With the Mad Men premiere on its way, I am feeling very Don Draper these days (I wish people would quit mistaking me for Jon Hamm!) The Manhattan is a retro cocktail that is re-establishing itself. It has long been one of my favorites, but in recent years, I have been improving the drink by using high-quality ingredients. A Manhattan only has three ingredients, so they had better be great, as each flavor is strong. The traditional garnish is a maraschino cherry, and even that can be upgraded. Here's how I make the best Manhattan around...
Makes 1 drink
Here’s the original formula:
2 ounces bourbon or rye whiskey
1 ounce sweet vermouth
2 or 3 dashes aromatic bitters
Preserved cherry, for garnish
Chill a cocktail glass. Half fill a cocktail shaker with ice. Add the whiskey, vermouth, and bitters. Stir well. Strain into the glass. Add the cherry and serve.
I have come to prefer the more rounded flavor of bourbon to rye over the years. I sip bourbon on its own, but only use rye for mixed drinks. Four Roses, a venerable brand, has long been a favorite. But when I found out that they are the only bourbon maker who uses non-GMA corn in their mash, I was convinced that my palate matched my politics. The Single Barrel uses quite a bit of rye in the mash along with the corn, so even traditionalists who like rye whiskey in their Manhattan are likely to be satisfied.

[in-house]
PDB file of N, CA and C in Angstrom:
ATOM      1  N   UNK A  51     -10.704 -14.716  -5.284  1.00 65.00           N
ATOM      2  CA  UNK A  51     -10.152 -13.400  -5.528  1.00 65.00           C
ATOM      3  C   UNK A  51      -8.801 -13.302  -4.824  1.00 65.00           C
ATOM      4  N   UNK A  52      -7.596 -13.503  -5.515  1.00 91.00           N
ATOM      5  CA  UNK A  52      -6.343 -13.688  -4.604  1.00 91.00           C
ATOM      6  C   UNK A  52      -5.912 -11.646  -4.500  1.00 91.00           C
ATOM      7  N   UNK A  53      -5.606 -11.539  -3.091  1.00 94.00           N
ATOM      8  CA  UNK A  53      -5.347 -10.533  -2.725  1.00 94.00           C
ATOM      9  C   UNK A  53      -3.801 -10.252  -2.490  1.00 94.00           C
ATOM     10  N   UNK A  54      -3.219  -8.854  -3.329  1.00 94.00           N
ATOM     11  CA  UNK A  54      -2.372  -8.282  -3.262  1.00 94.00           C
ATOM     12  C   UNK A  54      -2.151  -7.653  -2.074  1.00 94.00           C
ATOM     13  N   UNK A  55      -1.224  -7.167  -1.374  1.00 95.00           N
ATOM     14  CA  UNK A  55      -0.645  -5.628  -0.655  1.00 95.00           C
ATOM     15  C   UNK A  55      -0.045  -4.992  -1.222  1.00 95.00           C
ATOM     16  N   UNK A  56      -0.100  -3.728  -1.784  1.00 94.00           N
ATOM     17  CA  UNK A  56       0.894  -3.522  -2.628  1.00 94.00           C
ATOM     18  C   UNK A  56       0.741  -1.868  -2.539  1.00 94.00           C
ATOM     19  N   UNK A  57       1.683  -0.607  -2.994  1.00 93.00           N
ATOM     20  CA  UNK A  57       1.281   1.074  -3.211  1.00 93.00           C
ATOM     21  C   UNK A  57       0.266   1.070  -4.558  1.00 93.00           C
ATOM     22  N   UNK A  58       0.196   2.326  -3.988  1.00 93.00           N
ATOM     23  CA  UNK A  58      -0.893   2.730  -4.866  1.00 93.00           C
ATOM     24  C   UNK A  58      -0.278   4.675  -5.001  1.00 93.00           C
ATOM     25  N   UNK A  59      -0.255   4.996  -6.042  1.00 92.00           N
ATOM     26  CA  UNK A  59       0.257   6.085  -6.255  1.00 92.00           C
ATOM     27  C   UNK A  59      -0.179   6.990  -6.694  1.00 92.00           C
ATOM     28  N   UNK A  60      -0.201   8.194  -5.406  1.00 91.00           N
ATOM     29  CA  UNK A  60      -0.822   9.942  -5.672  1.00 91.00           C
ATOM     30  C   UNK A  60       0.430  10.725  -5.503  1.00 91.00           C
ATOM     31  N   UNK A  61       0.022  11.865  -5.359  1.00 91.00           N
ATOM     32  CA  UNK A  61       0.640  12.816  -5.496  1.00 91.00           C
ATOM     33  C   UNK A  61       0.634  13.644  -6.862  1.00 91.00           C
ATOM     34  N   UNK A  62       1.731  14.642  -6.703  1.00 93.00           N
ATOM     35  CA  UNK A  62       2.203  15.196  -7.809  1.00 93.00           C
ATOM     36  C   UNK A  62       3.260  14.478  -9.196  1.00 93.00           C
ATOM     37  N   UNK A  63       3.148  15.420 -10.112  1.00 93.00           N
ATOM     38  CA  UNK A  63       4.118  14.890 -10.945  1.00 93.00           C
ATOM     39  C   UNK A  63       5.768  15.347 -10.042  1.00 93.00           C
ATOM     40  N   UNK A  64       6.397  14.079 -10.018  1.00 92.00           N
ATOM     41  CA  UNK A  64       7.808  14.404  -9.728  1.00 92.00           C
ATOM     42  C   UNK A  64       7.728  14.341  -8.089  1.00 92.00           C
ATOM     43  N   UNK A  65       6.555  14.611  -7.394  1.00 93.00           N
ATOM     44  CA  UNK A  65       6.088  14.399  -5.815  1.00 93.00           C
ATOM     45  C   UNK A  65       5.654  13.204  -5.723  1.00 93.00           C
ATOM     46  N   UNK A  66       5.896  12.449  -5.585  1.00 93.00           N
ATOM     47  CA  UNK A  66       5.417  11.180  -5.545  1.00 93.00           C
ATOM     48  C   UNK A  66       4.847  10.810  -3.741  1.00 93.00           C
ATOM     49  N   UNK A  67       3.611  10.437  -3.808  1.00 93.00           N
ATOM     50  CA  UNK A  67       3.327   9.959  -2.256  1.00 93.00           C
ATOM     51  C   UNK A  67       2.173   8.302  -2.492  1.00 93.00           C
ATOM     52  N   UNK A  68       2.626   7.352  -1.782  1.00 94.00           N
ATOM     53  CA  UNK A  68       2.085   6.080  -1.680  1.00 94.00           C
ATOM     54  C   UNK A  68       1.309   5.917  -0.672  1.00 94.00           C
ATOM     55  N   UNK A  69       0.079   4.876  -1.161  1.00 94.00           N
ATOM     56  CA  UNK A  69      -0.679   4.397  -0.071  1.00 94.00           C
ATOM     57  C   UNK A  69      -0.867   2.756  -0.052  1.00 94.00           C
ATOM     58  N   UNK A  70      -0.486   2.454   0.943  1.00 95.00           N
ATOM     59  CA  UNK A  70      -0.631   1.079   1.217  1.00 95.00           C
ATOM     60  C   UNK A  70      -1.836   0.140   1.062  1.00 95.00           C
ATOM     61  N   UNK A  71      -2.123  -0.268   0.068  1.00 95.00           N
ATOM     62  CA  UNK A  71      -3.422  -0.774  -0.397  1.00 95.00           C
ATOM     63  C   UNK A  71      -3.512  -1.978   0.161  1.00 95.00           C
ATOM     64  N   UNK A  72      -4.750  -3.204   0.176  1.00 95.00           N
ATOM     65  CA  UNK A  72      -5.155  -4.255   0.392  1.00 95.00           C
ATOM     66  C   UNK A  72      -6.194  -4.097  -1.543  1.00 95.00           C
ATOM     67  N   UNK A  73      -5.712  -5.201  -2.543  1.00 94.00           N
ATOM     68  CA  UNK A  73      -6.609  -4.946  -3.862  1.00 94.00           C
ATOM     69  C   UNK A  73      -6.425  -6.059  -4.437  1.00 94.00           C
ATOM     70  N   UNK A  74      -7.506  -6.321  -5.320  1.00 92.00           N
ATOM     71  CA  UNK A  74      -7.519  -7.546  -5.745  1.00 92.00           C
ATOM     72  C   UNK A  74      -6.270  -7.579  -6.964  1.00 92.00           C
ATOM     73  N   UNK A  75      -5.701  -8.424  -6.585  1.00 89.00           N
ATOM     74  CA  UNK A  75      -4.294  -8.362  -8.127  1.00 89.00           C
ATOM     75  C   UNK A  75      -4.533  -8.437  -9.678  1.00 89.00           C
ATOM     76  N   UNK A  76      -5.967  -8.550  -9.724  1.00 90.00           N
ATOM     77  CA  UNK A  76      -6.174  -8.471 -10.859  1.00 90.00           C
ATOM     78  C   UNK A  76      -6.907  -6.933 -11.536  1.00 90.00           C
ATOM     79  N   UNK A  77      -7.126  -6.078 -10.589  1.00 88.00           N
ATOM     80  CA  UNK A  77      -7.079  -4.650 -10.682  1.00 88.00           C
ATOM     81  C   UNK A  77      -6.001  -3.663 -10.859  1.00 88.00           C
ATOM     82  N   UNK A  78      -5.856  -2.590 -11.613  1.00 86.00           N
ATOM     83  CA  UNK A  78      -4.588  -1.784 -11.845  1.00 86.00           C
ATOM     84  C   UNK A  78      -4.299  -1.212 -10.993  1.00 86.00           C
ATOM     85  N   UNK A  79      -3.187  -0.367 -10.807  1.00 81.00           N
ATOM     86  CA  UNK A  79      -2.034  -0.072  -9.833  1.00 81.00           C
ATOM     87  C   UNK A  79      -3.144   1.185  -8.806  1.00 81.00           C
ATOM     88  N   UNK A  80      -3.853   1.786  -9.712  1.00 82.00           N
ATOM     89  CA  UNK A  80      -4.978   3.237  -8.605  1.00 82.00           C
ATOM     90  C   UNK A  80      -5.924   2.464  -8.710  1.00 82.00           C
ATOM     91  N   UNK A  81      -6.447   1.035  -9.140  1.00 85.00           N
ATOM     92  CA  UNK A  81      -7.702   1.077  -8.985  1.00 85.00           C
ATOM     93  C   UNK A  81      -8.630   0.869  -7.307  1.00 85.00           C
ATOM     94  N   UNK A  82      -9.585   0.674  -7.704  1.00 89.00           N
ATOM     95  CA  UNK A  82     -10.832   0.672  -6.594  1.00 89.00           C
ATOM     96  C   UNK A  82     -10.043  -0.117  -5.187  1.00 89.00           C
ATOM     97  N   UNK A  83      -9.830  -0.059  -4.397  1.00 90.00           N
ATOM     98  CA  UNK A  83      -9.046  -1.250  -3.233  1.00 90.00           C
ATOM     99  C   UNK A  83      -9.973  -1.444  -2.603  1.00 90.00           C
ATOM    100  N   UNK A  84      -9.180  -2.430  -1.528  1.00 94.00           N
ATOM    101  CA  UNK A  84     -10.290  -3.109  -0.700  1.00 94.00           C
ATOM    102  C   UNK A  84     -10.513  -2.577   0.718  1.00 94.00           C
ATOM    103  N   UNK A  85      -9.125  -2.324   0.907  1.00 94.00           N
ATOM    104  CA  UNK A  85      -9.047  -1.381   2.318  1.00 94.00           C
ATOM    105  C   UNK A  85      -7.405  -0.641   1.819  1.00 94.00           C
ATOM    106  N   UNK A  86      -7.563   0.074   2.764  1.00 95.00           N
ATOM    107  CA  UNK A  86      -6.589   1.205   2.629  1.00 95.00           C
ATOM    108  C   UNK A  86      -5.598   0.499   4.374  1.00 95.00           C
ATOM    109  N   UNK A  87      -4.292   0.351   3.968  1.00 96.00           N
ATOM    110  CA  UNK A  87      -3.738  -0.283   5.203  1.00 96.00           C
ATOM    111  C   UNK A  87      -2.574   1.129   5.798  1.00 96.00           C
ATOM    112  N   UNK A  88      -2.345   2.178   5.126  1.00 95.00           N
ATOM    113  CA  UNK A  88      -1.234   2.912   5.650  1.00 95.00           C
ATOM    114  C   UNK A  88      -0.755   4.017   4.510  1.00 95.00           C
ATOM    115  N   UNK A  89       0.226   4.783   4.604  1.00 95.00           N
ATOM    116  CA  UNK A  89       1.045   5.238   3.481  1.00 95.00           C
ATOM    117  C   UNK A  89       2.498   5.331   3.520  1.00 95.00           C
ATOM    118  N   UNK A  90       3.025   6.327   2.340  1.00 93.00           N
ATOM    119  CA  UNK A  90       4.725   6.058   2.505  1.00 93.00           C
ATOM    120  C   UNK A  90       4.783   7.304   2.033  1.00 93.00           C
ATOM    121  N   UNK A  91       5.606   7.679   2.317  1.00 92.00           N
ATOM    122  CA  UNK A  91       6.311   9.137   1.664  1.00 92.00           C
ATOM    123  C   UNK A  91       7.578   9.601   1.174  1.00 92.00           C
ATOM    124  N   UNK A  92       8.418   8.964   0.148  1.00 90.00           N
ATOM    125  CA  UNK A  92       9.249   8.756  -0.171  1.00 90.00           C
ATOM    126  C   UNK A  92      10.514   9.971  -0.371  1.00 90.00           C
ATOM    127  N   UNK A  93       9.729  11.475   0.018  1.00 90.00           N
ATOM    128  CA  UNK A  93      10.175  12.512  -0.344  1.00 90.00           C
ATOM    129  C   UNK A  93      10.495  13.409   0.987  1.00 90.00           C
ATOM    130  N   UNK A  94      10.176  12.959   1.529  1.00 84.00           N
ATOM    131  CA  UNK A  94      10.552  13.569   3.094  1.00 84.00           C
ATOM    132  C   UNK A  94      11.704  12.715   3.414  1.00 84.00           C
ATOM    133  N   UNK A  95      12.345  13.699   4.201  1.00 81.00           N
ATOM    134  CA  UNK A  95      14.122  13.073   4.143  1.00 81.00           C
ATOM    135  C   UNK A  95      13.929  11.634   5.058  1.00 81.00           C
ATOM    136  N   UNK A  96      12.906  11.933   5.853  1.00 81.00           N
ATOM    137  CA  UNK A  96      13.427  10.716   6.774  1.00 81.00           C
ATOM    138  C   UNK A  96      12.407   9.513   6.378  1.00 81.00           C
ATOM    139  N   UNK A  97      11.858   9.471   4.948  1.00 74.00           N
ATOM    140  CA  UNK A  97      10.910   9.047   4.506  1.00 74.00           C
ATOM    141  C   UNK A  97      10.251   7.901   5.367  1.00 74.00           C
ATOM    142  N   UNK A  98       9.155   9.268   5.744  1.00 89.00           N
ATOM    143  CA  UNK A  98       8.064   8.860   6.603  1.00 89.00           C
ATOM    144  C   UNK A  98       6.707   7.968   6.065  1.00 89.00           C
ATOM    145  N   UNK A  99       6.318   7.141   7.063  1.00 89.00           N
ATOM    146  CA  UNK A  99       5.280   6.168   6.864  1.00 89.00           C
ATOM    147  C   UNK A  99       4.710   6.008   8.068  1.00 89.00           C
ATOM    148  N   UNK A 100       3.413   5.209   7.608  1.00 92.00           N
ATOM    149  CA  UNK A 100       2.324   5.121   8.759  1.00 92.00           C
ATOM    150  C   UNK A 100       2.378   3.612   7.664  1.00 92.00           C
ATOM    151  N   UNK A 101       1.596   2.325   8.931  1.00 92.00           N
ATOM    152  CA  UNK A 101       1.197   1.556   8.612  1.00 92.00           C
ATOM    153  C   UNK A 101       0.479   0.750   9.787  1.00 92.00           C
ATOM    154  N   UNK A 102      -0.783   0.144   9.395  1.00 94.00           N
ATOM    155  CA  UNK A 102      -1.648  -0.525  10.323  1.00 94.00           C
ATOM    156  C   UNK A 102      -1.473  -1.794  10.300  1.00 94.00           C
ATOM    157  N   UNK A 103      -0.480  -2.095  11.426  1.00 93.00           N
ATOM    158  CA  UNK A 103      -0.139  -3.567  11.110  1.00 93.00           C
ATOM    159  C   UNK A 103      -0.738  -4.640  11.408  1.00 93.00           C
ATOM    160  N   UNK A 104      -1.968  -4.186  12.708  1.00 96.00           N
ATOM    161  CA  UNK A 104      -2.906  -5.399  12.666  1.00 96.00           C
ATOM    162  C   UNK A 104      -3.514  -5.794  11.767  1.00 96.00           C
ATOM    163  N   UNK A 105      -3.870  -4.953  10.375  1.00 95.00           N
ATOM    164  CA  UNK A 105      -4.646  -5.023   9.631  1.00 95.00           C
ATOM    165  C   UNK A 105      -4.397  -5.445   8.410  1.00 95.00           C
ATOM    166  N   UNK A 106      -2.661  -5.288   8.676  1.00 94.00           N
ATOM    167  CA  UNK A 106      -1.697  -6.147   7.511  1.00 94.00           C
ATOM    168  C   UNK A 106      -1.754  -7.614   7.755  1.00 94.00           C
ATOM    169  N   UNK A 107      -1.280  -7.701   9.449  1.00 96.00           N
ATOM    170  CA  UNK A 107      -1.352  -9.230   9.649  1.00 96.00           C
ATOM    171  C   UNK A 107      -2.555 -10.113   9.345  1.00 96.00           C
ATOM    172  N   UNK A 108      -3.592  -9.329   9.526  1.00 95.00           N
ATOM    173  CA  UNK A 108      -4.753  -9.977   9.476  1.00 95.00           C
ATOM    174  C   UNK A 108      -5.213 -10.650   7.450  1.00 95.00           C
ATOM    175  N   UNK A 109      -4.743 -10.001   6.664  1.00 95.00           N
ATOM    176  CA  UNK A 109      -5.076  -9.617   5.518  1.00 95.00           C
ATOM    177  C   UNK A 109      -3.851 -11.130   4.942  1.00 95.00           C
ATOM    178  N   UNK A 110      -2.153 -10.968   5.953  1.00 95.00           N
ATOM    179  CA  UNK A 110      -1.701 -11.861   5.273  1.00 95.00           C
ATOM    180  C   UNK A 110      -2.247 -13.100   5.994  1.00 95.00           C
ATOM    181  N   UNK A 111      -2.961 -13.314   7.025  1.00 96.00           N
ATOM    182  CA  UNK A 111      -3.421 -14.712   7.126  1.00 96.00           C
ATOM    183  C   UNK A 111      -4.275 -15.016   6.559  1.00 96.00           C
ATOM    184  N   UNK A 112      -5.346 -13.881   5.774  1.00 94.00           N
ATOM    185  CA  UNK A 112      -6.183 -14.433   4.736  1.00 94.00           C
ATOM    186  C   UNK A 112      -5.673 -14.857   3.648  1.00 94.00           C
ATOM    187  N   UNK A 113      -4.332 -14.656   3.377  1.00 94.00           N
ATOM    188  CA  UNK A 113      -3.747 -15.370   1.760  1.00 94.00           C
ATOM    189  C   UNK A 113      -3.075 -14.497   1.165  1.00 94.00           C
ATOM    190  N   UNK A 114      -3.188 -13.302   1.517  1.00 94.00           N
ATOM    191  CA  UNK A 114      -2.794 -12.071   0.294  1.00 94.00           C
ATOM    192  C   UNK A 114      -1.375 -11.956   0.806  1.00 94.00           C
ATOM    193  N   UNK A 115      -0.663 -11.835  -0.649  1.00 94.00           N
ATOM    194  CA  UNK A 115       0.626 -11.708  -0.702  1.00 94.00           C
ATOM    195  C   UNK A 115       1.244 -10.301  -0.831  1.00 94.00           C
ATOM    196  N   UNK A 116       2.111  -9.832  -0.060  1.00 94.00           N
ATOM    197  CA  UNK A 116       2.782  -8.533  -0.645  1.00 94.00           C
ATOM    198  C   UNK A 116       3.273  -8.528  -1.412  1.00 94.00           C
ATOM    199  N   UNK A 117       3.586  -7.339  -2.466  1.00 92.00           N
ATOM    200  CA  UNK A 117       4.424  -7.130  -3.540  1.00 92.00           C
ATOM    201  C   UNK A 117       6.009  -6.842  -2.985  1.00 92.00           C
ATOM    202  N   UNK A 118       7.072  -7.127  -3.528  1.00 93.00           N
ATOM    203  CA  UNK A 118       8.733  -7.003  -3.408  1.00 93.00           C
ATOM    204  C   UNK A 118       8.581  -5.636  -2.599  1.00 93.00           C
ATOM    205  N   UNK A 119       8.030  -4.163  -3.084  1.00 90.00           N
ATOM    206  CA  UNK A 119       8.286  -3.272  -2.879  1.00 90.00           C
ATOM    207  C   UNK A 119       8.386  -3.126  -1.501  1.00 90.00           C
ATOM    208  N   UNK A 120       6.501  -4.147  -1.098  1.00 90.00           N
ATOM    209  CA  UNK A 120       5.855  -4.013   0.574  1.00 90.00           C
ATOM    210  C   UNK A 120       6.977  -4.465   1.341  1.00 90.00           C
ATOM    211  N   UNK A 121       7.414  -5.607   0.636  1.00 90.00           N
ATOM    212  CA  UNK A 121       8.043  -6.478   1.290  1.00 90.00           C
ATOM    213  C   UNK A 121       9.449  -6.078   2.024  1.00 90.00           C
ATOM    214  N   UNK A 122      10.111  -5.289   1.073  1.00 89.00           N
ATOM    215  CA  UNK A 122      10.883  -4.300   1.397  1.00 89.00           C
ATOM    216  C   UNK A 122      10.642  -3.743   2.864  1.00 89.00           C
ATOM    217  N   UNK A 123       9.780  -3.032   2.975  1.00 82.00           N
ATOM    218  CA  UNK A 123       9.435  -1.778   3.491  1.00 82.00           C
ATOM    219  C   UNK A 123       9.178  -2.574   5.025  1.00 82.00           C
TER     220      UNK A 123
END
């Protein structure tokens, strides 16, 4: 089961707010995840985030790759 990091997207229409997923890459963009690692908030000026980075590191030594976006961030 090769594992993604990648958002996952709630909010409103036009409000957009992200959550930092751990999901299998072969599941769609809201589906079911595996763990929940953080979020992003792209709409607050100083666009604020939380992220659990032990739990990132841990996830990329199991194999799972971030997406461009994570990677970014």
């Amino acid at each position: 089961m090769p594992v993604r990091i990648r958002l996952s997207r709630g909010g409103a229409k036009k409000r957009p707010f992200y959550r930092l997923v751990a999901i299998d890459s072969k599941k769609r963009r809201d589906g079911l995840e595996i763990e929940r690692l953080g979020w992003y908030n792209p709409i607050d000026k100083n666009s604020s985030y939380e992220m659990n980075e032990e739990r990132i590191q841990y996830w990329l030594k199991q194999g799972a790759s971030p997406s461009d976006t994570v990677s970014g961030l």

There is vermouth, and then there is Carpano Antica Formula. This is the original Italian vermouth. There was a time when Italian vermouth meant the red or sweet version, and French vermouth indicated the dry, white variety. The Carpano family has been making this spicy, herbaceous vermouth since the late eighteenth century. It vastly improves any cocktail that uses red vermouth, and is wonderful on the rocks with a twist as an aperitif.
If you are new to being a home mixologist, you might not have bitters, and if you do, it is likely to be Angostura. Nothing wrong with Angostura…it is just that there are bitters that are more flavorful. Along with Regan’s Orange Number Five Bitters, my go-to bottle is Fee Brothers’ Whiskey Barrel Aged Bitters. It has spicy notes that are perfect with the bourbon and vermouth.
Maraschino cherries—yech. (OK, maybe when I order a Shirley Temple…as if!) Look for Luxardo Marasca Cherries, which are imported from Italy in a thick cherry syrup. American maraschinos are drained of all color and flavor, and then pumped with artificial replacements. What the…? You will have to force yourself from eating these out of the bottle. And if you have ever considered doing the same with maraschino cherries, you have my sympathy.